Stichting Utopa (The Utopa Foundation) derives its name from the Topa Group, a group of companies operating in transport packaging, focusing on trade, production, technology, research and training. The foundation was launched in 1988, since when it has owned all the shares in the Topa Group. Some of the income of the foundation comes from the dividends that the foundation receives from these shares. Despite the link that exists between Stichting Utopa and the Topa Group on account of the share ownership, the foundation has no commercial control over the Topa Group. The relationship between Stichting Utopa and the Topa Group resembles that of a coin: two sides that cannot see each other but which still belong together. Two different faces that constitute one unit.


The main reason why former owner of the Topa Group, Loek Dijkman, decided to subsume his company into Stichting Utopa was his vision that a company’s role in its environment goes further than providing employment and making a profit. In his view, a company does not pay out its ‘surplus profit’ to shareholders but to the community that nurtures it. The profit is used for the greater good.


Neither the act of subsuming the assets of a company into a foundation or the idea underlying it are new. Back in 1889, in Germany Ernst Abbe founded the Carl Zeiss Stiftung in Jena. Abbe was personally convinced that ‘corporate ownership should serve more stringent ethical standards and be treated as public property, insofar as that exceeds the standard of a suitable wage for work’. In our own country, in around 1900 utopian movements were started around Frederik van Eeden and Nescio. In 1972, the Van Leer Group, another packaging company, channelled its corporate assets into a foundation for idealistic purposes.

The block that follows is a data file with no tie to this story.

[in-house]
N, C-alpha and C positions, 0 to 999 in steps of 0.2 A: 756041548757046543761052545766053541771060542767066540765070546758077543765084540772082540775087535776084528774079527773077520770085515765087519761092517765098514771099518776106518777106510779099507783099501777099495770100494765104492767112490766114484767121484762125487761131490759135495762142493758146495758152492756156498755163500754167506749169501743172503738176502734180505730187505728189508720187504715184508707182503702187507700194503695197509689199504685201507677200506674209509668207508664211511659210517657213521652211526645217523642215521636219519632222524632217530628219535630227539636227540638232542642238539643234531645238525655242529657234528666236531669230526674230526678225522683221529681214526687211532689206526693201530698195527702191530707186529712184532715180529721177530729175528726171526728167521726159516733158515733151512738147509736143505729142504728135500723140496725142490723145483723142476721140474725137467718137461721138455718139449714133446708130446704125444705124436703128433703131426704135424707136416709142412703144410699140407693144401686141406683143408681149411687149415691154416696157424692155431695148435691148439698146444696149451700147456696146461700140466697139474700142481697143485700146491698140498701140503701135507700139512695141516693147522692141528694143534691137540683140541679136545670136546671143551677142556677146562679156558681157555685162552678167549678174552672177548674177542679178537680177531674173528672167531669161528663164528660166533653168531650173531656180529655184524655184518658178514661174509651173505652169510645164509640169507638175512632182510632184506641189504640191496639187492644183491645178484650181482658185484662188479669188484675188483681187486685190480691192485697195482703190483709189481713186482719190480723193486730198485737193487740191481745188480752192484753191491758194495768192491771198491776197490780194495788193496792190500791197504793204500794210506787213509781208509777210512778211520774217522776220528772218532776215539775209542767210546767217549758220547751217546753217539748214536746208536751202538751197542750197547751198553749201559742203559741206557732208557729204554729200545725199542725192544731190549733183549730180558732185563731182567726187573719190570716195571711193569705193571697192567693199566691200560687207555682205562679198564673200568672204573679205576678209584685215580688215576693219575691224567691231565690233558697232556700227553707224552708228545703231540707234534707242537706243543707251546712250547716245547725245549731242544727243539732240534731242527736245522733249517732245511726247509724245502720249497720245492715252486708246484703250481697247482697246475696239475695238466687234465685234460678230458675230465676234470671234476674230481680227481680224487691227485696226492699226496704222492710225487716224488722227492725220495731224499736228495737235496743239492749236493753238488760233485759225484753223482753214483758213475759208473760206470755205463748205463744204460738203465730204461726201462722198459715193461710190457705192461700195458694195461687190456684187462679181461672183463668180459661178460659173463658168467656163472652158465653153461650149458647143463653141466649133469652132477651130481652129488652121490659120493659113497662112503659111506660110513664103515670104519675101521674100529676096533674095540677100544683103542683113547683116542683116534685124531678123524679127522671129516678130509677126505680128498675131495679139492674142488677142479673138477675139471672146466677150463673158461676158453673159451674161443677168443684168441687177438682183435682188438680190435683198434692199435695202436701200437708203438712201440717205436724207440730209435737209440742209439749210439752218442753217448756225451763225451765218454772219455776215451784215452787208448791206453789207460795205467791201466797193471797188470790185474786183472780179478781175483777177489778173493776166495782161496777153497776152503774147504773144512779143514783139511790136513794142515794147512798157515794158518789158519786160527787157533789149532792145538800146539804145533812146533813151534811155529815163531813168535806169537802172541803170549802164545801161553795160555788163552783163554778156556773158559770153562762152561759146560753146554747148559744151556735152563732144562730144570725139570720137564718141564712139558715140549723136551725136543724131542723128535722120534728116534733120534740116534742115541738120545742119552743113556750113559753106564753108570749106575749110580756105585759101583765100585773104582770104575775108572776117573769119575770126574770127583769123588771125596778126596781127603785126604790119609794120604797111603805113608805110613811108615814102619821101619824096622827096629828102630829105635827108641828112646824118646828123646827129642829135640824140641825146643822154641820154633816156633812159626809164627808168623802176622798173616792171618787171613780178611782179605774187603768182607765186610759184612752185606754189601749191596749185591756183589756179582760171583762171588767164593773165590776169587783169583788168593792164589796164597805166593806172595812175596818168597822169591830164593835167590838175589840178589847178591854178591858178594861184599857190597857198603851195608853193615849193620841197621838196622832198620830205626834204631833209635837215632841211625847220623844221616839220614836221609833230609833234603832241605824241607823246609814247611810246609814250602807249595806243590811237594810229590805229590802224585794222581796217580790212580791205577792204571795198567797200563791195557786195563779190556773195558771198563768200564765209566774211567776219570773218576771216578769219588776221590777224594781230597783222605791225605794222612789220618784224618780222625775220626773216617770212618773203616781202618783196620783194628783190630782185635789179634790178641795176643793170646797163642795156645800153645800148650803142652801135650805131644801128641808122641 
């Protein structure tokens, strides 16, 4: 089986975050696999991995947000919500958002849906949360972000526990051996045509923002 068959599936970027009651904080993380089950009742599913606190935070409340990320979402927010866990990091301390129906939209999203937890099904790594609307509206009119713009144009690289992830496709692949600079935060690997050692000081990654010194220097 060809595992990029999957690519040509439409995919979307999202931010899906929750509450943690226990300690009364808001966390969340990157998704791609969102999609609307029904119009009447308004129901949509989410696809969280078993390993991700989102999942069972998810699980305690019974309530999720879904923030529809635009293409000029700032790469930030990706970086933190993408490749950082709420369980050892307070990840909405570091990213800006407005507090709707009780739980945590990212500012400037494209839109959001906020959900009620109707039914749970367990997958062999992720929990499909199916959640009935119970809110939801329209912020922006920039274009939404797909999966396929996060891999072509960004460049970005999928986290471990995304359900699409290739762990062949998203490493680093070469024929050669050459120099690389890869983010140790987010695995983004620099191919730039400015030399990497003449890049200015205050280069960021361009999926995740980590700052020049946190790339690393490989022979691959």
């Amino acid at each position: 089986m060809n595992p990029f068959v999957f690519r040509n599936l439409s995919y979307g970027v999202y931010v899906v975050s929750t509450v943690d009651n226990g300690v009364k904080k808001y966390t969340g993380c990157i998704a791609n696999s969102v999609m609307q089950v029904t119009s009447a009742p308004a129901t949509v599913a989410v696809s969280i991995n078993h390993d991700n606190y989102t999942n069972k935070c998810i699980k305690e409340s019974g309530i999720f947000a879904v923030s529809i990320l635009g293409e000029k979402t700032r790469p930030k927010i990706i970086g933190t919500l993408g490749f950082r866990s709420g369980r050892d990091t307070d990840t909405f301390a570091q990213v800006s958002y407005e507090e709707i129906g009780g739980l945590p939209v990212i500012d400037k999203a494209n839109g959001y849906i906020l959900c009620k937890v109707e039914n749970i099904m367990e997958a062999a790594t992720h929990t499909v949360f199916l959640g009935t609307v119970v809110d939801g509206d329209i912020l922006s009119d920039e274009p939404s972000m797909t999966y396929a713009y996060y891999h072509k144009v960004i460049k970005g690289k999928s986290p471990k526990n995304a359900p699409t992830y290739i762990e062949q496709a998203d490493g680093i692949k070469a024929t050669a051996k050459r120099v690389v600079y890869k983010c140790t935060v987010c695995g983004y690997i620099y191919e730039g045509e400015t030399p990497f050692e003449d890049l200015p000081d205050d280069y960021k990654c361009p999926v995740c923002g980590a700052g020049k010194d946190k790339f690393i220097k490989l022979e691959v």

The objective of Stichting Utopa according to its by-laws is: to stimulate and promote the creative talent of people, particularly those whose potential goes unrecognised, for whatever reason. Our society places great emphasis on certain values, while neglecting others. The foundation aims to restore such imbalances. As the values emphasised by society regularly change, the foundation constantly adjusts its focus. 
History teaches us that economic arguments are often key to decision-making. Later these arguments sometimes prove to be one-sided, debatable or even incorrect. With the resources it has at its disposal, the foundation wishes to somehow compensate this one-sided value judgement and act as a catalyst in a desired change process. At the same time, the foundation wants to emphasise the relativity of our current system without immediately offering a better (utopian) alternative.


The name of Stichting Utopa fits wonderfully well within the Topa Group. This name obviously evokes associations with Utopia, the book published by Thomas More in 1516 in which he described an idyllic society. A utopia... Thomas More was followed by many more utopians, also in the Netherlands. Despite the differences in substance, all utopias throughout the ages concern the relationship between man and his environment, between man and his fellow man, between man and nature and between man and his work. In terms of these relationships, historic realisation is a recurring element in the work of Stichting Utopa.


Utopa Foundation, Leiden



Sculpture Gallery Het Depot, Wageningen


Orgelpark, Amsterdam


Utopa-Weeshuis Kinderrechtenhuis, Leiden